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Rowcroft (40) played centre for Otago University, alongside players such as All Black Marc Ellis and Scottish international John Leslie, and helped University A win a fourth consecutive title in 1994.
The year before, he featured in a strong University B side that won the premier grade middle four section, playing alongside Otago sevens coach Roy Hawker.
Injury kept him out of the premier semifinal and final in 1995, the year Dunedin denied University A a fifth straight banner.
Study in audiology took him from Dunedin to Auckland University, and rugby became a strictly social option.
''I was always small for a centre,'' Rowcroft said.
''My attempt to bulk up was always countered by attempts to get fit. Hence, I've always been on the skinny side. I used to spend my summers in the gym trying to bulk up for rugby, with limited success.
''But now weight is not your friend. You don't want to be big and bulky and have extra weight to carry up mountains.''
After combining social rugby with various fun runs in Auckland for five years, Rowcroft returned to Dunedin, playing for Kaikorai in 2001. Despite the presence of former All Black Byron Kelleher and former Scottish international Brendan Laney, the side lost to Pirates in the semifinal.
After that, Rowcroft's audiology career took over and he found he could not commit to a team sport.
He dabbled in mountain biking, cycling and duathlon, and completed the odd half-marathon. He had not run competitively since attending Otago Boys' High School, when he was in the school cross-country team and finished second in the Otago-Southland championships.
Rowcroft's desire to cross a Coast to Coast off his bucket list has sent him into the great unknown.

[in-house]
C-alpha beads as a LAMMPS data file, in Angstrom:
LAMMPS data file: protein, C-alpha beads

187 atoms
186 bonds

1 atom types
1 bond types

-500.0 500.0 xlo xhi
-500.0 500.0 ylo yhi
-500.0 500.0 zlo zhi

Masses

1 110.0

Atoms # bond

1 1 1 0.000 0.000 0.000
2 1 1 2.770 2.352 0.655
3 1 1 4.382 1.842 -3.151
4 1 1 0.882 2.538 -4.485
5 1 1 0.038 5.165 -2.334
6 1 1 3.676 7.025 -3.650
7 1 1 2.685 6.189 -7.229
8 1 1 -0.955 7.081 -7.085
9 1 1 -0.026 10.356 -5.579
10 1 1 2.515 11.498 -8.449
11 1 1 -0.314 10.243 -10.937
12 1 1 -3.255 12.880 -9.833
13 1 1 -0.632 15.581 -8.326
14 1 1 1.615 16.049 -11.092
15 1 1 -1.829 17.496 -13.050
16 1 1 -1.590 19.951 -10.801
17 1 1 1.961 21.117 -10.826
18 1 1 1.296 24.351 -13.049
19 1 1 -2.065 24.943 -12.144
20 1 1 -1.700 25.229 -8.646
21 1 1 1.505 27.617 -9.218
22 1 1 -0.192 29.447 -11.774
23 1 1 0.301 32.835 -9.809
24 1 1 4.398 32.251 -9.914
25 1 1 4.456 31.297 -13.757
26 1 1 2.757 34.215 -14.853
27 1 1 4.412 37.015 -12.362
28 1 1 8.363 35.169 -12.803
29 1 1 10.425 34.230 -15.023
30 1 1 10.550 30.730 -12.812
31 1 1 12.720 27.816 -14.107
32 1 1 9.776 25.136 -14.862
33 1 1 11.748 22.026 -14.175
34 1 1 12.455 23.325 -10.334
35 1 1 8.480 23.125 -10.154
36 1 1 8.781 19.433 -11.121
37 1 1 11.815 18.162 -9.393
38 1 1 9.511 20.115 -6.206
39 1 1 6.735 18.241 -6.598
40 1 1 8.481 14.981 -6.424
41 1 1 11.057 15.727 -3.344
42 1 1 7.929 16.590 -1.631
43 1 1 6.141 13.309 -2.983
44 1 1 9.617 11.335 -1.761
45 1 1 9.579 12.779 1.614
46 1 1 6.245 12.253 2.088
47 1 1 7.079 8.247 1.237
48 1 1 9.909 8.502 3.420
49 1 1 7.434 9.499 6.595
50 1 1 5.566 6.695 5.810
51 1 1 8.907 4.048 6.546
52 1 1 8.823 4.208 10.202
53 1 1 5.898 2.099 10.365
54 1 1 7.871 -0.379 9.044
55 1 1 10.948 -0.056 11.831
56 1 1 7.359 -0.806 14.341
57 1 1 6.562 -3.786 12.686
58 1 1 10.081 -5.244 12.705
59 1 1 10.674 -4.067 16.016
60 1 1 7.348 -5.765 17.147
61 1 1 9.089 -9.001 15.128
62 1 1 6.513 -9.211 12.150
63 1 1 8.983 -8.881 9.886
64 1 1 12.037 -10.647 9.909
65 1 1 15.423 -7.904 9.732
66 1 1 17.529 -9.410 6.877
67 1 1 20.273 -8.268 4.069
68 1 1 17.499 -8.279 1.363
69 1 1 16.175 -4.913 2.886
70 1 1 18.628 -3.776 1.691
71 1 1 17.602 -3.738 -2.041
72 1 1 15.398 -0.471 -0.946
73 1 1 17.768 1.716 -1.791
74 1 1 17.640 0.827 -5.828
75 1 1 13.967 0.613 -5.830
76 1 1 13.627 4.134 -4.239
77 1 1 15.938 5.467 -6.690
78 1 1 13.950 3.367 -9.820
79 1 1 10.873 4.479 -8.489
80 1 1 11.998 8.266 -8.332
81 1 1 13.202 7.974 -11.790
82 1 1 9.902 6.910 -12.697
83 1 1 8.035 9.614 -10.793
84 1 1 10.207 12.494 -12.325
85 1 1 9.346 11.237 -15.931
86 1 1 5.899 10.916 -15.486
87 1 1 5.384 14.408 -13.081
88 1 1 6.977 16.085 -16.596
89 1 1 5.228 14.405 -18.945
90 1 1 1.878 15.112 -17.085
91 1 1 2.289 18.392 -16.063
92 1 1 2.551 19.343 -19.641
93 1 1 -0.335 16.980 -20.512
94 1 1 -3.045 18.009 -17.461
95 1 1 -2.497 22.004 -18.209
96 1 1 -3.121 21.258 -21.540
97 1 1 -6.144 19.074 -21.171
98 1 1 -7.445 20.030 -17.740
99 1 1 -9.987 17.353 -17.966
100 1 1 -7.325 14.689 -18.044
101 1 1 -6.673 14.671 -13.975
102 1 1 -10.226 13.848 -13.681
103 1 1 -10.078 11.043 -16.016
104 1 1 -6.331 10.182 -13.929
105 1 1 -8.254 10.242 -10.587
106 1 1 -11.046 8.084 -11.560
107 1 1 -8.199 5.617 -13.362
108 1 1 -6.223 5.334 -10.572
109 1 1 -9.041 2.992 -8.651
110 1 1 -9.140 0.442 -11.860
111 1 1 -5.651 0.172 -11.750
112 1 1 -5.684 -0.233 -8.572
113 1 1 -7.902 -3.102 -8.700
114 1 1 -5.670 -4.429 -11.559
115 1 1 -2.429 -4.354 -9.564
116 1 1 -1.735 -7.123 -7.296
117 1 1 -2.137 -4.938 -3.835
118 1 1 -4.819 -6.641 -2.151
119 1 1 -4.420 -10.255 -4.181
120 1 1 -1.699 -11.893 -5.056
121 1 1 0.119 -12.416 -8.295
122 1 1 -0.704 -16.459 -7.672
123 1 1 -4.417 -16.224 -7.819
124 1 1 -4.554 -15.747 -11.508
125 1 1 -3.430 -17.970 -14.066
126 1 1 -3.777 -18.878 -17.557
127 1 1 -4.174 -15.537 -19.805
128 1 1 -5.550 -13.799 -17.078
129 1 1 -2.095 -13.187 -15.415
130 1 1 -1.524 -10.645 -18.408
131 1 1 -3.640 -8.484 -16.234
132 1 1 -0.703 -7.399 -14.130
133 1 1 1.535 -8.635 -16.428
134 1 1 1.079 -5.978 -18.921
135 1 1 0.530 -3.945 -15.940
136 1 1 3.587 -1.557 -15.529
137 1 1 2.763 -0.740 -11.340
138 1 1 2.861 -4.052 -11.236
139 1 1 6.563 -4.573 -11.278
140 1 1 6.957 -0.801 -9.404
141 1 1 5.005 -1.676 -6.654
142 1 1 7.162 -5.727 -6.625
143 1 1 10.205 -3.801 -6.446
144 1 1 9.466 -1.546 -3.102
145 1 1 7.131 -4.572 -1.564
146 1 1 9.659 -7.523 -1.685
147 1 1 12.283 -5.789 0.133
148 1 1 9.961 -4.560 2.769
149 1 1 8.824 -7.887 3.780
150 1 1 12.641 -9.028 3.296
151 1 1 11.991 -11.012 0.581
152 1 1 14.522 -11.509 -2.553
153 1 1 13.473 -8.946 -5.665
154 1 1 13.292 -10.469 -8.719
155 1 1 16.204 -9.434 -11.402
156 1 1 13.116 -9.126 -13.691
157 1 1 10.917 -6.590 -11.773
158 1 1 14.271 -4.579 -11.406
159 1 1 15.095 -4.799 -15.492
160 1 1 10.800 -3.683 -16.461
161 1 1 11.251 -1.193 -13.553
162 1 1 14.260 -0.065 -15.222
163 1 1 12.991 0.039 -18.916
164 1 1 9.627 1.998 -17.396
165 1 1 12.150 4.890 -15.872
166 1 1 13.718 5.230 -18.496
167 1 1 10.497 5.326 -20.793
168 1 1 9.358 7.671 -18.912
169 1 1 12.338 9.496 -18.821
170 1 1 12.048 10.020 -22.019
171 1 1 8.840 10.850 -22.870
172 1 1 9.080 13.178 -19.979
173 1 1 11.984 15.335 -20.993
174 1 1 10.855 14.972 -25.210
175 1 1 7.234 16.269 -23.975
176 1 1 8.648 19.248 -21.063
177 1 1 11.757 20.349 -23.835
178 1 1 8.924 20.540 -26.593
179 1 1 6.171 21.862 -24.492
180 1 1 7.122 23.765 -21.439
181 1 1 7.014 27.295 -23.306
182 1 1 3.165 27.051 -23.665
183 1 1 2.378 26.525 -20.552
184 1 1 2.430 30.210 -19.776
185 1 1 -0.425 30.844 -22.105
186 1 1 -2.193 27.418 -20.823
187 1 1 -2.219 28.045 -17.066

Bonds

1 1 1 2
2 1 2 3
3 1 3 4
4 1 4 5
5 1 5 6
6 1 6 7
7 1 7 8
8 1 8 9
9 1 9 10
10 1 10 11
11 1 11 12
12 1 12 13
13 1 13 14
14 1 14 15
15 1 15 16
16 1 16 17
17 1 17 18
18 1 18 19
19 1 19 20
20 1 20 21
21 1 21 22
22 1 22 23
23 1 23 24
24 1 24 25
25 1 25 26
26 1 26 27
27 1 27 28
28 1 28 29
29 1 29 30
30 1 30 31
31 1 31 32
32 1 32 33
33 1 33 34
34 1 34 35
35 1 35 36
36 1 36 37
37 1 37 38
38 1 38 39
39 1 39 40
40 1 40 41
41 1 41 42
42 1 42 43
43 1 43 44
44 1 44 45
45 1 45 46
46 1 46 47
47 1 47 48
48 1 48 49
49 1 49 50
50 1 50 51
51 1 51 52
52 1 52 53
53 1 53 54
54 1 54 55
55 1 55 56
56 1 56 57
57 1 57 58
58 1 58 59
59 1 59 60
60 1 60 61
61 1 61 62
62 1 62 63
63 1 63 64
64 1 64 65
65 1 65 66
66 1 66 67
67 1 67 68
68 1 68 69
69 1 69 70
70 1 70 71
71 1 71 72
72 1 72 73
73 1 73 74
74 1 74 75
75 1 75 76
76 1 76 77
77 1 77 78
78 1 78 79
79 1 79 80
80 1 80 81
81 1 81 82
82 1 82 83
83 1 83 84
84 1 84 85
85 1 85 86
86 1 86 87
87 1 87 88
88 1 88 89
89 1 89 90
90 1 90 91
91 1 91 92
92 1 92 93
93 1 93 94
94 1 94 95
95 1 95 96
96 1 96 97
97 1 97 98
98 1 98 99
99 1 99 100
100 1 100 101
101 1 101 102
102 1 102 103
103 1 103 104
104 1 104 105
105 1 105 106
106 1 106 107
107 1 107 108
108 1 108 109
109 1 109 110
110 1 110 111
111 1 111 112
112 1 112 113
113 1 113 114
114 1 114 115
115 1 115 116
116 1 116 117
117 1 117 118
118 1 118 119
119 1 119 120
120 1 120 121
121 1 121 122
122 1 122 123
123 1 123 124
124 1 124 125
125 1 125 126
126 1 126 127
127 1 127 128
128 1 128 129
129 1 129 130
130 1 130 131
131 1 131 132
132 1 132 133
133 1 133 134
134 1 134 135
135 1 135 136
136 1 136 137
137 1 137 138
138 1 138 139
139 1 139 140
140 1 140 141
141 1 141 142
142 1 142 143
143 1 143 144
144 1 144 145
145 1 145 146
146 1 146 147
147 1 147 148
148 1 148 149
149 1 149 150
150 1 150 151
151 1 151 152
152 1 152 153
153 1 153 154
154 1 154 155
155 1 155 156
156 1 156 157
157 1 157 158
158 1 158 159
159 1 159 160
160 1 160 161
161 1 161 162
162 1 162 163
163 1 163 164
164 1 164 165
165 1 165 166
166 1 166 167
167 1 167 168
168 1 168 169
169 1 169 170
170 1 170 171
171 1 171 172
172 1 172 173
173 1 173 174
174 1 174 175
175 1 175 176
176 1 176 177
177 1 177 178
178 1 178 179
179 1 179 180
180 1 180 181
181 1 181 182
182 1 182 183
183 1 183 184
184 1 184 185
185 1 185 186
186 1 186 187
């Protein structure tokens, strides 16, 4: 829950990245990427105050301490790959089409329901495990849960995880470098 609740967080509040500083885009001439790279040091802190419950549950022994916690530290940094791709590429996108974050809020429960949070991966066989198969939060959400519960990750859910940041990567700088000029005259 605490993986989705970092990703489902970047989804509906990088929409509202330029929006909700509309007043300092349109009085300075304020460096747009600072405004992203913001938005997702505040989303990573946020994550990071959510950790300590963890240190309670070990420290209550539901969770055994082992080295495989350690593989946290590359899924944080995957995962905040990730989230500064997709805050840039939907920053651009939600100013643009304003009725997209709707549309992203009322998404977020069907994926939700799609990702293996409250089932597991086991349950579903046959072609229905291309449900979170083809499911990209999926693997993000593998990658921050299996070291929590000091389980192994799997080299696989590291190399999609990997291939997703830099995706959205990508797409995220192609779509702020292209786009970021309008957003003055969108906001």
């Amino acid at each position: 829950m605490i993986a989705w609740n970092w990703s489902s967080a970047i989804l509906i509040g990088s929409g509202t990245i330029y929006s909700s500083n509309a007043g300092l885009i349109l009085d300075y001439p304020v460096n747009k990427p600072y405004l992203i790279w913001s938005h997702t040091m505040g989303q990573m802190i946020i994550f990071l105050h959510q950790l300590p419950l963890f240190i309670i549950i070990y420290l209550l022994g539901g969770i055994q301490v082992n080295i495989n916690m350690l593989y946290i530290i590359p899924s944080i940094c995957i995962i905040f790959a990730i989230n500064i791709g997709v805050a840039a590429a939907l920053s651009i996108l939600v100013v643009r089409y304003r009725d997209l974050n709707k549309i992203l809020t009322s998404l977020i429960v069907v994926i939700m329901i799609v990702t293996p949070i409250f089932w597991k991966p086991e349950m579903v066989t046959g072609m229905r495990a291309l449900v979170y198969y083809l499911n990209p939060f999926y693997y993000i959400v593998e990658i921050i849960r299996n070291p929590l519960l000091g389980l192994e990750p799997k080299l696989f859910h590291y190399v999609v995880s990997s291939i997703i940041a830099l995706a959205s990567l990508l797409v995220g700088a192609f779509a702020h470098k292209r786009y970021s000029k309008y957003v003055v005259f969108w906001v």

''It's just one of those things you think you need to do.''
Juggling a busy workload and family with the demands of training for the 243km event next weekend, Rowcroft put himself under the coaching regime of Dunedin-based sports scientist Matty Graham.
''This year would be the first year I have trained to a programme,'' he said.
''I've never really trained seriously like I have this year. Experienced endurance athletes would not think it particularly special, what I'm doing. It's a huge step up for me in terms of the hours I'm putting into it.''
Graham's training regime helped Rowcroft finish first veteran and fourth overall in the Otago duathlon championships in September.
Rowcroft has the support of a sporting family. His wife, Tiffany, was an accomplished sprinter until tennis intervened in her teenage years. Daughters Gemma (8) and Holly (6) are actively involved in a range of sports, including athletics, swimming and netball. Holly, perhaps showing signs of following her father down the multisport path, had an impressive performance in the Weet-Bix Tryathlon last year.
They will play an important part in Rowcroft's support crew during the race, along with mountain biking and poker friends Jimmy Sunderland and Geoff Thompson.
Rowcroft remains realistic about his chances in the Coast to Coast, but after contesting the Waimakariri and Clutha river classics last month, he is beginning to feel confident.
''I'll probably be disappointed if I wasn't in the top half,'' he said.
''A good day would be no punctures and no swims out of the kayak.''
As for the alpine run, Rowcroft, with a best half-marathon time of 1hr 24min, believes the key is to pick the right line up Deception Valley.
He will carry plenty of advice from Graham, who has contested the event six times.
''This event has such an aura about it. It's such an iconic event. People say you can't call yourself a multisporter until you've done a Coast to Coast.''
Rowcroft is entered in the two-day individual section of the 140km bike, 36km alpine run and 67km kayak event.